Tuesday, June 19, 2012

The Fundamental Flaws of the "Morality System"

Many avid gamers may have noticed that many developers love putting "Morality Systems" into their video games. The idea is novel, if not usually underwhelming. The idea is that if you give the player different choices in the game, he will become more invested in it. A great way to make the player feel involved is to let them have the fate over the characters and world in the game. This is essentially a form of what RPG's have been doing since the days of Final Fantasy and Dragon Quest on the NES. An RPG's main focus is on how you character adapts to the world around him, though. A Morality System's main focus is on you changing the world around your character. The problem is most of them don't work.

... Well, it is a bit more specific than that. There are two main problems when it comes to designing "moral choices" in a game.

Number 1: Choice means nothing without conflict.

Let's think about this for a moment. When you go to a restaurant, you have to choose what kind of food you want. The conflict in that situation would be deciding which of the food choices you want to eat. There could be many different options, but you are probably only gonna have room for one type. That choice, of which dish you want to eat, now has conflict. Either way, you are gonna be satisfied, but you had to give up one of the options. Most games, however, don't have options that can cause conflict for the player. For many games, they rely on a good or evil choice system. It means that the player's character will do a "good" or "evil" thing that will affect part of the story. The problem here is that it usually doesn't.

That is the look of a man who has no clue what to say till you tell him to say it.

The Mass Effect series was built around the idea that every choice that the Player made wold affect the entire series, including how it would end. And, true enough, there were some pretty deep moral choices put into the game. At one point in the second game, you were to decide the fate over an entire race. They had been an enemy throughout the entire game at this point, and you had an unique option. You could either Brainwash (or Reprogram) them to join your cause, or you could destroy them all. Now, if you have ever watched Extra Credits (and if not, you really should), you may have seen an episode where they discussed this very point. It made the writer of the series, James Portnow, sit and stare at the TV for half an hour as he tried to decide what to do.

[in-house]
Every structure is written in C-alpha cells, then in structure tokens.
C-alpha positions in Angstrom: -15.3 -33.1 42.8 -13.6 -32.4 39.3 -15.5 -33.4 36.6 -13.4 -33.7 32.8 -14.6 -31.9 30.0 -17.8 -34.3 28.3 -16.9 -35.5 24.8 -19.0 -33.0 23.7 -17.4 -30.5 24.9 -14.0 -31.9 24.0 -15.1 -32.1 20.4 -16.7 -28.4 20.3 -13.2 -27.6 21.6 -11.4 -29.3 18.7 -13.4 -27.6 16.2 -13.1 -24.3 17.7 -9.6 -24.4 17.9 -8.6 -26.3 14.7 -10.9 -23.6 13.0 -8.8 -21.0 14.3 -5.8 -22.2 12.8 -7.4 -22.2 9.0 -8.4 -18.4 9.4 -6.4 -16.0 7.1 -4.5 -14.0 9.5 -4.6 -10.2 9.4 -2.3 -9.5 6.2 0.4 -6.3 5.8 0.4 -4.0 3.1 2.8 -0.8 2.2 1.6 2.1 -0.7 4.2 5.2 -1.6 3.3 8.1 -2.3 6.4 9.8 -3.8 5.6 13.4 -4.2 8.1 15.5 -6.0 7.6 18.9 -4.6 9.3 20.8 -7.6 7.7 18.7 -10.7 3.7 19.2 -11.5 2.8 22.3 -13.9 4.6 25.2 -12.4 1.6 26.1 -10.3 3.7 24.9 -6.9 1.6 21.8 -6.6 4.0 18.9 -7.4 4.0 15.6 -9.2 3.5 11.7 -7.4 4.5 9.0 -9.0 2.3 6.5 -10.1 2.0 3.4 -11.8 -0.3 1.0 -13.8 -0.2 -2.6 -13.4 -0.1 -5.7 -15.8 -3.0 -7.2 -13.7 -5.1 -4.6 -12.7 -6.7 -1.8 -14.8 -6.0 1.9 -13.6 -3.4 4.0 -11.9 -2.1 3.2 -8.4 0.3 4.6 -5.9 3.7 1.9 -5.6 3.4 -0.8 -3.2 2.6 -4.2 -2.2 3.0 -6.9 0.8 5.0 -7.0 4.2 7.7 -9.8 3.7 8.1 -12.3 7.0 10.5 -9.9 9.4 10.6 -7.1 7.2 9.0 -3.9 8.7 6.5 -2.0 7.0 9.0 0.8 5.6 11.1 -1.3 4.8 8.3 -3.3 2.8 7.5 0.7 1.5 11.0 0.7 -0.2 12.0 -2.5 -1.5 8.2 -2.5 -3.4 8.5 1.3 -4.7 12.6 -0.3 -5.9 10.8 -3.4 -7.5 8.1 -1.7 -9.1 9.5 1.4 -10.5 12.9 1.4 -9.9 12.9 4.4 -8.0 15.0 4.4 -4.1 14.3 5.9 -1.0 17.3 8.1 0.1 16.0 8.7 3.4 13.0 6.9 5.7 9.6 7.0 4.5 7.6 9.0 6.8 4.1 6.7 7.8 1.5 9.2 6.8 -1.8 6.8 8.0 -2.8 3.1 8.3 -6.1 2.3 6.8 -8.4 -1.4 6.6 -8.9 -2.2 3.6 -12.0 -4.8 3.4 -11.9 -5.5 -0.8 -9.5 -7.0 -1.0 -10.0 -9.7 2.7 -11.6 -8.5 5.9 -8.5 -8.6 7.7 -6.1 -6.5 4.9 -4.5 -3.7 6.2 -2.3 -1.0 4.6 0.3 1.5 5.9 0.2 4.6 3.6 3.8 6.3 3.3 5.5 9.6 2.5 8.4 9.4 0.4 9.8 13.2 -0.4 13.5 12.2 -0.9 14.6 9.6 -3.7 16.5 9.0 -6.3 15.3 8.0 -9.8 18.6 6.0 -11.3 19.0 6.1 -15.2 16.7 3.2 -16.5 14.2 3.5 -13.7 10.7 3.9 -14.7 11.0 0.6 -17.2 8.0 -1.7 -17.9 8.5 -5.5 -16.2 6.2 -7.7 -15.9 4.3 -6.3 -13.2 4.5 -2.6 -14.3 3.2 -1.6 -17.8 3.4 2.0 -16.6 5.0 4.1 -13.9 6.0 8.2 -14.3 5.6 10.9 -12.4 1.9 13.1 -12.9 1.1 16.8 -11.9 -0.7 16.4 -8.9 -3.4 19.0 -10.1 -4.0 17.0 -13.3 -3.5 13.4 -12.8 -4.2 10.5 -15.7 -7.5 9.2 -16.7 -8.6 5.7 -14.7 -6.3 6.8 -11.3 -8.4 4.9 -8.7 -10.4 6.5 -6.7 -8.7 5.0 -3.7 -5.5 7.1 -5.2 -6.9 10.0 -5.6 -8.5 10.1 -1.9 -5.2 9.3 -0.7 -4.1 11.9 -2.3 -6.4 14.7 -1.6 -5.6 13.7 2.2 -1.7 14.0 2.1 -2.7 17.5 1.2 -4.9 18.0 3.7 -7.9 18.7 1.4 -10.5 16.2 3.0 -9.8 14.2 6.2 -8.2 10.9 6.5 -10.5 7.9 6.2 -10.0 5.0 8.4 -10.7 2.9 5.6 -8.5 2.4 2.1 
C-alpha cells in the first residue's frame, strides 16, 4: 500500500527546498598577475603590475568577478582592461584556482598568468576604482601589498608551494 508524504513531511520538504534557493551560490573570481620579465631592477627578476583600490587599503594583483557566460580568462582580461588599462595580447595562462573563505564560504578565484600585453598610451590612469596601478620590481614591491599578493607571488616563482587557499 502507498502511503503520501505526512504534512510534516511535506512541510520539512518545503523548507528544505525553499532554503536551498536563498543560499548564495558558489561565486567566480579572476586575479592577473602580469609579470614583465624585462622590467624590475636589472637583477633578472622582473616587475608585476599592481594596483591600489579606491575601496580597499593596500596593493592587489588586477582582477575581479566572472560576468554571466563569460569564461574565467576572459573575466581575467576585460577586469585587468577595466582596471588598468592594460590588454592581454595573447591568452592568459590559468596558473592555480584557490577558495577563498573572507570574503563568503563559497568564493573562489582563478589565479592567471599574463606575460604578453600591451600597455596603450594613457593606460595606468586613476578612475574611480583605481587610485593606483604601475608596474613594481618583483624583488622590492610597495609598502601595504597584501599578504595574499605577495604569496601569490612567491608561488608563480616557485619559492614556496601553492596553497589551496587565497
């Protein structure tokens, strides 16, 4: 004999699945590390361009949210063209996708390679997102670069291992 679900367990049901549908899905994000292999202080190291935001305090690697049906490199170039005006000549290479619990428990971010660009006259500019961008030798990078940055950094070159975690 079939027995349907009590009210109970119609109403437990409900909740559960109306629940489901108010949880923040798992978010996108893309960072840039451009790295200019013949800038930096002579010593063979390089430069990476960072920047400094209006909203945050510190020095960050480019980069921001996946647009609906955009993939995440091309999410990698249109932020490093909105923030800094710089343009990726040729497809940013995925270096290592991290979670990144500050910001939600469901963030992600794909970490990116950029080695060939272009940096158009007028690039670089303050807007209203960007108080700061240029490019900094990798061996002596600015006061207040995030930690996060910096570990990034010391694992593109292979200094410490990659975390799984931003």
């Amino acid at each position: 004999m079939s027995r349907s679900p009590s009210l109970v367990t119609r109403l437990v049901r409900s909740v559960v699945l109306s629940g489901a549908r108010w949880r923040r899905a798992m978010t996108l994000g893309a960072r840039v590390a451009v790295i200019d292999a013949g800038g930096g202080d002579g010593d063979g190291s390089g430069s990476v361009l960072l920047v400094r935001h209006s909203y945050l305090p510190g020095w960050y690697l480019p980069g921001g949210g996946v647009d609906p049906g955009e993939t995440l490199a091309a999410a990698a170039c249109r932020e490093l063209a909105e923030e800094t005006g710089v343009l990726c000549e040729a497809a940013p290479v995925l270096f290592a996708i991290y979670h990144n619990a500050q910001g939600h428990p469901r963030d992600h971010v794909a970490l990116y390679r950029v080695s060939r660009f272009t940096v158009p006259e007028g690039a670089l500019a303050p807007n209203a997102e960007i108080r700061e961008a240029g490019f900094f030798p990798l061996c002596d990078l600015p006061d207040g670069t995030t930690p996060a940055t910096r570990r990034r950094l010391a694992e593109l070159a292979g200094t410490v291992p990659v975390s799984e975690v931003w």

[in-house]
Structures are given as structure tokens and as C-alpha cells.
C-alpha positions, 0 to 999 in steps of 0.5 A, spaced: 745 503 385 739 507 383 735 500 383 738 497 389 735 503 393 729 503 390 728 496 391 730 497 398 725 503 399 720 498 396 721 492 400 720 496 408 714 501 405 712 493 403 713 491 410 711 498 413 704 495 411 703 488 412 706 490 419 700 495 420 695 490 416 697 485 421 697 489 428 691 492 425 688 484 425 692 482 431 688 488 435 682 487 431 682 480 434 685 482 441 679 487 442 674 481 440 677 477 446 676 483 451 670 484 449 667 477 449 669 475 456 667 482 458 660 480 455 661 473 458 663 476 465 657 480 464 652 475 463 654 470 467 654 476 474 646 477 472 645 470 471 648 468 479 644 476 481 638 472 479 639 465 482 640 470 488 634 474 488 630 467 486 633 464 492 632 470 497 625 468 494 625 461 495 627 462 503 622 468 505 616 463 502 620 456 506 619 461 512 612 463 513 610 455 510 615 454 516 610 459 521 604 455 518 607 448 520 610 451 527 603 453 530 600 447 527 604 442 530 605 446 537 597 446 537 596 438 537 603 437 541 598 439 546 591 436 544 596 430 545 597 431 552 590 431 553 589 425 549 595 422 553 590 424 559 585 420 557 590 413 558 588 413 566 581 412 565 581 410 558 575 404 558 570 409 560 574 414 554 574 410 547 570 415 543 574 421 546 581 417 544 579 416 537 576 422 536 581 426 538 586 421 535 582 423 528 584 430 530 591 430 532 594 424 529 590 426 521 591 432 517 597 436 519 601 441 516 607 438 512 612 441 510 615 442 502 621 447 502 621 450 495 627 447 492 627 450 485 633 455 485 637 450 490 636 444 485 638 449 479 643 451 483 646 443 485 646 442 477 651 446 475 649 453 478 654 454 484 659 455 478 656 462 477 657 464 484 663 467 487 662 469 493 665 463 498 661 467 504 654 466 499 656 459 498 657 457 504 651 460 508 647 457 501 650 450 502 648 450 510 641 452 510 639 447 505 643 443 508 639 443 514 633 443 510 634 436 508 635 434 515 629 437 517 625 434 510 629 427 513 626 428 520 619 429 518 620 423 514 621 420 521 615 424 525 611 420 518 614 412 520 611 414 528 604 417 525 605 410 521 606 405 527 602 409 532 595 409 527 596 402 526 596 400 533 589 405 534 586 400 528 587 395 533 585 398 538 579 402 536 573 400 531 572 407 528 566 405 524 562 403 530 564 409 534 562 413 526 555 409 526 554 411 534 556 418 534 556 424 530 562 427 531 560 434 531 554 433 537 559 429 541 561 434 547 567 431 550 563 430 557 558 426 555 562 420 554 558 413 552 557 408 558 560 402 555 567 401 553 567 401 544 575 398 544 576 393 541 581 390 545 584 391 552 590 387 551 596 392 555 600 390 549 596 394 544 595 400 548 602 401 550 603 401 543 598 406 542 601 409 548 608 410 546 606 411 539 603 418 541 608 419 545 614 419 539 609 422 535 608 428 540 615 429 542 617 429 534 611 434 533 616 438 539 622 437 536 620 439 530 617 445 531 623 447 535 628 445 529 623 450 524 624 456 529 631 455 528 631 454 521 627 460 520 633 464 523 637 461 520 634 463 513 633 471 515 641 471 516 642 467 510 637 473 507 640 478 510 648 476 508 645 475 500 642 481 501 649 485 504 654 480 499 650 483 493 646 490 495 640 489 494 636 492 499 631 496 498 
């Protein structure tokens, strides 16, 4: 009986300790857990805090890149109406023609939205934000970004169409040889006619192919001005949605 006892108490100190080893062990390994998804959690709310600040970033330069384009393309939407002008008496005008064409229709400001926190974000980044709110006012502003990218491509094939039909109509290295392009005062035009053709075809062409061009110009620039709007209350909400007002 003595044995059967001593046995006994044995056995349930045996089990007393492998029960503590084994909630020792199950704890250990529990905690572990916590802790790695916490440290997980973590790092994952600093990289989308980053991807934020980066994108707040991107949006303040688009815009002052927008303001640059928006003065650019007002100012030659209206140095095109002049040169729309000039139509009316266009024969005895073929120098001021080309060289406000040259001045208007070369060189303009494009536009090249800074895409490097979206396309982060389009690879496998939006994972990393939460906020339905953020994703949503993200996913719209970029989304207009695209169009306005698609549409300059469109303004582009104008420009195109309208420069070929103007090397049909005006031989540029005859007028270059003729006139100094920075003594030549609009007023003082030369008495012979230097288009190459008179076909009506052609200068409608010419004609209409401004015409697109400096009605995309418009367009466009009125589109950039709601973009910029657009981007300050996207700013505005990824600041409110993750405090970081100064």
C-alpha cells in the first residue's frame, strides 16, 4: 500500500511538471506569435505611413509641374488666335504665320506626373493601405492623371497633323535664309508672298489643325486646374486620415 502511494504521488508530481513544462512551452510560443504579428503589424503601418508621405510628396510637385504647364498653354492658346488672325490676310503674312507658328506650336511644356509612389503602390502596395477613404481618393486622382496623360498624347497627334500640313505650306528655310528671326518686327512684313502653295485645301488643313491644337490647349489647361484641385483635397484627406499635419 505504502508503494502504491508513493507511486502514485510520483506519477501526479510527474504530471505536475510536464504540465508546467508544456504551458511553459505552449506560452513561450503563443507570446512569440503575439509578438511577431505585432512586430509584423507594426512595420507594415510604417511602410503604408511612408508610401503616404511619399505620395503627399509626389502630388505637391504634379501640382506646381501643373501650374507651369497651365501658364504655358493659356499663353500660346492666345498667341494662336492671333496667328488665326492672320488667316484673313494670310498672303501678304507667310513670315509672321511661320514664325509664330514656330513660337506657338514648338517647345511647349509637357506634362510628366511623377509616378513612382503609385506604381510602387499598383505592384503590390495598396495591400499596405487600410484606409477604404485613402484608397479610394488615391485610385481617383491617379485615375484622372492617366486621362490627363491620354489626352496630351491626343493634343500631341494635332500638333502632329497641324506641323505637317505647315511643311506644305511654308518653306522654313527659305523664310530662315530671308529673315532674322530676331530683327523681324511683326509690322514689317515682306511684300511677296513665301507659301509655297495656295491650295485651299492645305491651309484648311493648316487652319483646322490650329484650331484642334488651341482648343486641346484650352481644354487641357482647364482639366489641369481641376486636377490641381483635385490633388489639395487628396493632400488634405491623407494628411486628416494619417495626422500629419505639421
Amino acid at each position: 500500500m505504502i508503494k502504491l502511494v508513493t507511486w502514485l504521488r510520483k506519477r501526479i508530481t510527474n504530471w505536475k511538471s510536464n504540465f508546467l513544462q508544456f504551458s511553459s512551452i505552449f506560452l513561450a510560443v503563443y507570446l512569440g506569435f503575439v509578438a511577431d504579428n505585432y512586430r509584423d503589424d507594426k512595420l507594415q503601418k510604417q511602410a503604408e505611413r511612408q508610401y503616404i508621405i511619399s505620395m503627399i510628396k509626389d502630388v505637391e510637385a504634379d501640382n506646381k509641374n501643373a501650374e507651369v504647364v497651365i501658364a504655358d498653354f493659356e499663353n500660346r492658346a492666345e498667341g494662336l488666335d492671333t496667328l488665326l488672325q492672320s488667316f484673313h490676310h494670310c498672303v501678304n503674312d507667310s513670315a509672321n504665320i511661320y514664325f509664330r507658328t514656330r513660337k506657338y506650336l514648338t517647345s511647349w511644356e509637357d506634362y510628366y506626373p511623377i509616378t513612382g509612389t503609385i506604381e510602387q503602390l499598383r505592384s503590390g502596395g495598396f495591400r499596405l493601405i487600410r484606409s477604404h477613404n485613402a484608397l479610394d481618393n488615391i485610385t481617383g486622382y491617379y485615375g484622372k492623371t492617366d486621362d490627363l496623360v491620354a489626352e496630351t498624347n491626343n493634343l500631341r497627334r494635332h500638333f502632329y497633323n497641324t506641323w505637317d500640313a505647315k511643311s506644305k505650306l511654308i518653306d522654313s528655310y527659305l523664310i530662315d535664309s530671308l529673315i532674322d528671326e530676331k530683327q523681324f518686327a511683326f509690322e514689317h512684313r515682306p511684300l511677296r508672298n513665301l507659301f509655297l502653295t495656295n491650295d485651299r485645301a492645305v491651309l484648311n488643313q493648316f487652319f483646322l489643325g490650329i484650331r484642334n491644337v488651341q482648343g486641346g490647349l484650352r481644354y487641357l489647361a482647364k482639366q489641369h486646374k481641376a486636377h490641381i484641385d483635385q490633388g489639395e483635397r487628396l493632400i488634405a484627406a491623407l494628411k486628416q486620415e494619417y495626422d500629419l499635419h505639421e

Here is the episode in question. Give it a watch if you want!

For him, this was a big moment. It forced him to consider what his views are.
For me, it was simple: Brainwash them.

Now, you can see where the developers were going with this. They meant to make the player really consider how his actions would affect the world. And to many, it did work. I mean, it made James Portnow stop in his tracks to consider the ramifications. When I played this game however, there was no moral choice here. I viewed the choice as to how it would affect my gameplaying experience. In either option, the robot enemy would be out of my way. So now, the choice became, do I kill them off, or make them my allies in the game. Being allies would probably help me win the overall series alot easier, while killing them would not affect my gameplay at all. No matter which option I chose, they were out of the way. So why not have them help me? This is where the flaw was revealed to me. The choice became less about morality, and more about game difficulty. It just became about whether I like tougher gameplay or easier gameplay. Now, maybe if up to this point, I had more interactions with this race besides making sure my bullets hit them, it might have meant more to me. The only person of this race you interact with can't even be affected by this choice, so there goes any emotional connection. The developers really wanted me to consider how this would affect the game world, but in the end it made no difference at all.